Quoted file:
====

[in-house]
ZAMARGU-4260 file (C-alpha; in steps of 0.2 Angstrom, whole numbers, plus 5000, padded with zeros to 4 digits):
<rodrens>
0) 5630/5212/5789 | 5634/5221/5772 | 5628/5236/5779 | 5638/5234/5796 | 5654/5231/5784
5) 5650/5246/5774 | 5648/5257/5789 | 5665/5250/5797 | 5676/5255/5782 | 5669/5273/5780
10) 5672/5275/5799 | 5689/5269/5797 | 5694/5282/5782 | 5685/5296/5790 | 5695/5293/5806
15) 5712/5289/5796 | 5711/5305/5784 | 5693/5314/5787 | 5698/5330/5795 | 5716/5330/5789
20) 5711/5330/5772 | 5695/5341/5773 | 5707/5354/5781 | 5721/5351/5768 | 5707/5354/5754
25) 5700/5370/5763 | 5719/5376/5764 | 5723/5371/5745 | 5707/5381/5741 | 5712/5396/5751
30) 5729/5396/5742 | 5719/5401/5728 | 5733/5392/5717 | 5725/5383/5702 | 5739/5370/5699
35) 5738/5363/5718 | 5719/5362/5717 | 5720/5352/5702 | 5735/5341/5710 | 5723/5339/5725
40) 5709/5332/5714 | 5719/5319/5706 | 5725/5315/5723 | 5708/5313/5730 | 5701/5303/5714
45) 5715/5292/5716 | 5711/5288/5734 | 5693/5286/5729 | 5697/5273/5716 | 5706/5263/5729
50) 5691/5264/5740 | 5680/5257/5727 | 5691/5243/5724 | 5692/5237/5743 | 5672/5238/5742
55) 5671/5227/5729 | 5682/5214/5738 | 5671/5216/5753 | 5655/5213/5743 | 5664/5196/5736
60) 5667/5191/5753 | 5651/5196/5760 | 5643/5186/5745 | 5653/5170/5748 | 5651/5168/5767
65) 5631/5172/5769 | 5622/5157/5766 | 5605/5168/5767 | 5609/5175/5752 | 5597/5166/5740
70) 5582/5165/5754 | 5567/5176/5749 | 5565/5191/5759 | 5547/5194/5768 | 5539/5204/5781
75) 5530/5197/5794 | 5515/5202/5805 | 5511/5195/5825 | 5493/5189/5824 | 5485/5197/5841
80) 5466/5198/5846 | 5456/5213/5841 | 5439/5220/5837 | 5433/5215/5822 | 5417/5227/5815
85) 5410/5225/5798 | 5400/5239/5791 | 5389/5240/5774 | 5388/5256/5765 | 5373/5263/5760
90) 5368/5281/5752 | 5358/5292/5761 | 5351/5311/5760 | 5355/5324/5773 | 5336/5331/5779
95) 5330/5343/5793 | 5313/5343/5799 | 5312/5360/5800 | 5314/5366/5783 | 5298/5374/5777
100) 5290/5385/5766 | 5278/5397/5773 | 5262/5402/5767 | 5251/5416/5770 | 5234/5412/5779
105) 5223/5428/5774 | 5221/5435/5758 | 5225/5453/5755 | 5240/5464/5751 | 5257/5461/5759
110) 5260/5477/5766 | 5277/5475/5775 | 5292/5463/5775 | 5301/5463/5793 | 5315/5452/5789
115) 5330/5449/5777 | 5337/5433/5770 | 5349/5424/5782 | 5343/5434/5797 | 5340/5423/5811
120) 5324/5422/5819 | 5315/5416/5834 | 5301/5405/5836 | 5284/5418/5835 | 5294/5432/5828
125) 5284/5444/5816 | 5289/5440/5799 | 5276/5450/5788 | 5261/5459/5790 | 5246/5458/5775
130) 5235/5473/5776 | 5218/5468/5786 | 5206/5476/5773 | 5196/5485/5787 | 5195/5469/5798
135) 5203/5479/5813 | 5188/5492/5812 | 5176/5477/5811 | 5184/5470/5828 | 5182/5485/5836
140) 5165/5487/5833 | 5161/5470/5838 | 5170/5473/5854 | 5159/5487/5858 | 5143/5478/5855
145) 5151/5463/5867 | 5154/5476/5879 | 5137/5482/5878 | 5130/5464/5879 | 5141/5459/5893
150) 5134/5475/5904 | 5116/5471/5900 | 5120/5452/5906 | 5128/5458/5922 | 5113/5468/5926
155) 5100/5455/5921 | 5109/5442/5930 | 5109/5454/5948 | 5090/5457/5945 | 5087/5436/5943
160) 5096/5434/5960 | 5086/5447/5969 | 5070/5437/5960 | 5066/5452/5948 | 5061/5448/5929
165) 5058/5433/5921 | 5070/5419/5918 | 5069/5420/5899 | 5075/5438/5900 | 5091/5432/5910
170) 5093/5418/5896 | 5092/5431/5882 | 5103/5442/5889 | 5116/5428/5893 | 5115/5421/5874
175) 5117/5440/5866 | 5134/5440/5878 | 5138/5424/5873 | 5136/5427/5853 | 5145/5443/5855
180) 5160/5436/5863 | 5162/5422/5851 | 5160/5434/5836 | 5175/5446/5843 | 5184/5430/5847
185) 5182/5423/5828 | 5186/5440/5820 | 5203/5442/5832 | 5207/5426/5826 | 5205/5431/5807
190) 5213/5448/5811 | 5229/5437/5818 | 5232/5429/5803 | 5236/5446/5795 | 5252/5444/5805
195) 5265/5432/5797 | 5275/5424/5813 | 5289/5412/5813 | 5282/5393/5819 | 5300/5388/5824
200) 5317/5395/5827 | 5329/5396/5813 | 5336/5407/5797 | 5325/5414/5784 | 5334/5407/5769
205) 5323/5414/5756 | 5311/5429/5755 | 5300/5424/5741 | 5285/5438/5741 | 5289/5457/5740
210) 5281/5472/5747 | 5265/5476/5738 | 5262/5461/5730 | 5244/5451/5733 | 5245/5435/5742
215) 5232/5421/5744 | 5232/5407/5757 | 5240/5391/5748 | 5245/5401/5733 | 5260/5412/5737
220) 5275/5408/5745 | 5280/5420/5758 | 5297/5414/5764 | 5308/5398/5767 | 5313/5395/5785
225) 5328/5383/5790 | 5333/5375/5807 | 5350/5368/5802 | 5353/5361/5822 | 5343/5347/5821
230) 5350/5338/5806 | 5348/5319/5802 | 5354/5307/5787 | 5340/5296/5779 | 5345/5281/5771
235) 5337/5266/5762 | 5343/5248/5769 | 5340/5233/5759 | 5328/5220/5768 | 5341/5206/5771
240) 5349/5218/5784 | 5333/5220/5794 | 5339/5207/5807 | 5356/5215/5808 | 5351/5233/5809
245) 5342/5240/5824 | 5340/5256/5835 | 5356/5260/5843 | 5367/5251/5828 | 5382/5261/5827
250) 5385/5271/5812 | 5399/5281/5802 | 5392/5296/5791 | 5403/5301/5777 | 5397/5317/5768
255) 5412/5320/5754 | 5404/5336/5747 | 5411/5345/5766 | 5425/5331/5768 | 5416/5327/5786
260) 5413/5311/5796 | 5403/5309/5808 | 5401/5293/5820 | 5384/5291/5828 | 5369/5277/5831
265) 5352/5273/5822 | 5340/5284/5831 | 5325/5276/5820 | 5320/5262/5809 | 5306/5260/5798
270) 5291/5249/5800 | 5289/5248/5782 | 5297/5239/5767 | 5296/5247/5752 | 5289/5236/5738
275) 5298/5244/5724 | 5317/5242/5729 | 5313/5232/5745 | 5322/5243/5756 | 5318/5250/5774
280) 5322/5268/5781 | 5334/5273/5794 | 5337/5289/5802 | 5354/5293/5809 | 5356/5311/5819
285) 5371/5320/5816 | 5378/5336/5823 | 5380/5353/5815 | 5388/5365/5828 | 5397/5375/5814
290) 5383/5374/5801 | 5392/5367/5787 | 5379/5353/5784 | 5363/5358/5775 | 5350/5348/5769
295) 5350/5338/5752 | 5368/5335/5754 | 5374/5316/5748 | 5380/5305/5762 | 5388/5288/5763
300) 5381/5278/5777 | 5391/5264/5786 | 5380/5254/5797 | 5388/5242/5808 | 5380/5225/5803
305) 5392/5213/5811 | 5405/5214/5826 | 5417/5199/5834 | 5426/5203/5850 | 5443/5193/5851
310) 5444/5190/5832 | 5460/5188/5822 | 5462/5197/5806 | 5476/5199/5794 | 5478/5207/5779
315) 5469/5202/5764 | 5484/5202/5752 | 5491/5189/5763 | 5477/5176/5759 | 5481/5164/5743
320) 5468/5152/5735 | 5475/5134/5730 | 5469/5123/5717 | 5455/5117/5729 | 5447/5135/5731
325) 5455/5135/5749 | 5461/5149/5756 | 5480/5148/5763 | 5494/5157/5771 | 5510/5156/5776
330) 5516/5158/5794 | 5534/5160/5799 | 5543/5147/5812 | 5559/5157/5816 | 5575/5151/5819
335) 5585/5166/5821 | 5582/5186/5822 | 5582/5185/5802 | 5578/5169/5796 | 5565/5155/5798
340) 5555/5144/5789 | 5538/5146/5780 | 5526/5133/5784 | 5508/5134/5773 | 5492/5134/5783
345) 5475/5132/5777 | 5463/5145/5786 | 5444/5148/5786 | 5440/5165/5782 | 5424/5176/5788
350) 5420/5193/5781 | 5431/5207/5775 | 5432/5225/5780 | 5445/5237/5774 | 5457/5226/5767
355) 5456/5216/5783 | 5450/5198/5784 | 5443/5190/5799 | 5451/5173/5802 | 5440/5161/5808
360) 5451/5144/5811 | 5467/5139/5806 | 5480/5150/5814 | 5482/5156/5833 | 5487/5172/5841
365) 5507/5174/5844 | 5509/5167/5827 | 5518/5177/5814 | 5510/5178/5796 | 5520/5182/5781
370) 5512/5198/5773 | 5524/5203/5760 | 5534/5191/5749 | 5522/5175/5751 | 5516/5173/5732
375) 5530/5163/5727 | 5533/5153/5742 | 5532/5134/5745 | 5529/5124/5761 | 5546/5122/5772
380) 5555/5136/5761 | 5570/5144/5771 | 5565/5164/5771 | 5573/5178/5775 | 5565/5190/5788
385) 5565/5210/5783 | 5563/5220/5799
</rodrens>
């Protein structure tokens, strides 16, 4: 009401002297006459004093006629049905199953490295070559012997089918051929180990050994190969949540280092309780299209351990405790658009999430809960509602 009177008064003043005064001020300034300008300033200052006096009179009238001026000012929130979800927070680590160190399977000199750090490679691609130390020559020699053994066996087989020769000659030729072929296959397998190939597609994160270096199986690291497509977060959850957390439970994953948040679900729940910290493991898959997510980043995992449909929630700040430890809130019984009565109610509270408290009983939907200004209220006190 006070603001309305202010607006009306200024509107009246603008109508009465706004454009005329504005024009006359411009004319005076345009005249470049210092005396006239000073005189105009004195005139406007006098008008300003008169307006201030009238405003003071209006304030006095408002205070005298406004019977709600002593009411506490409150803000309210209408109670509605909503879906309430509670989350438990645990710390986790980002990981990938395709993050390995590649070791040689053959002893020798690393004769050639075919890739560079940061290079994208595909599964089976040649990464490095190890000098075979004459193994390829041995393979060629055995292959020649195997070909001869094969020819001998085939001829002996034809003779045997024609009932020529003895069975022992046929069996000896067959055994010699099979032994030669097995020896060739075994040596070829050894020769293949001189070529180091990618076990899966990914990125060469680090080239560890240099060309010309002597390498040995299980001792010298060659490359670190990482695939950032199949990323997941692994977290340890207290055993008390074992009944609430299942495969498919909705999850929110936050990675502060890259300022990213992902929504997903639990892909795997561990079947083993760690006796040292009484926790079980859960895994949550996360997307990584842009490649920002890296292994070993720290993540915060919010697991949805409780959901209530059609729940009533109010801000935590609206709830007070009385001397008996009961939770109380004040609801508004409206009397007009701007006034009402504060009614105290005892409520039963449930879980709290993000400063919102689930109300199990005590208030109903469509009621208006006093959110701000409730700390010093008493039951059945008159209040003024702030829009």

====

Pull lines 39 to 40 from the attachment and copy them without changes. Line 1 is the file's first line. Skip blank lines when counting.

175) 5117/5440/5866 | 5134/5440/5878 | 5138/5424/5873 | 5136/5427/5853 | 5145/5443/5855
180) 5160/5436/5863 | 5162/5422/5851 | 5160/5434/5836 | 5175/5446/5843 | 5184/5430/5847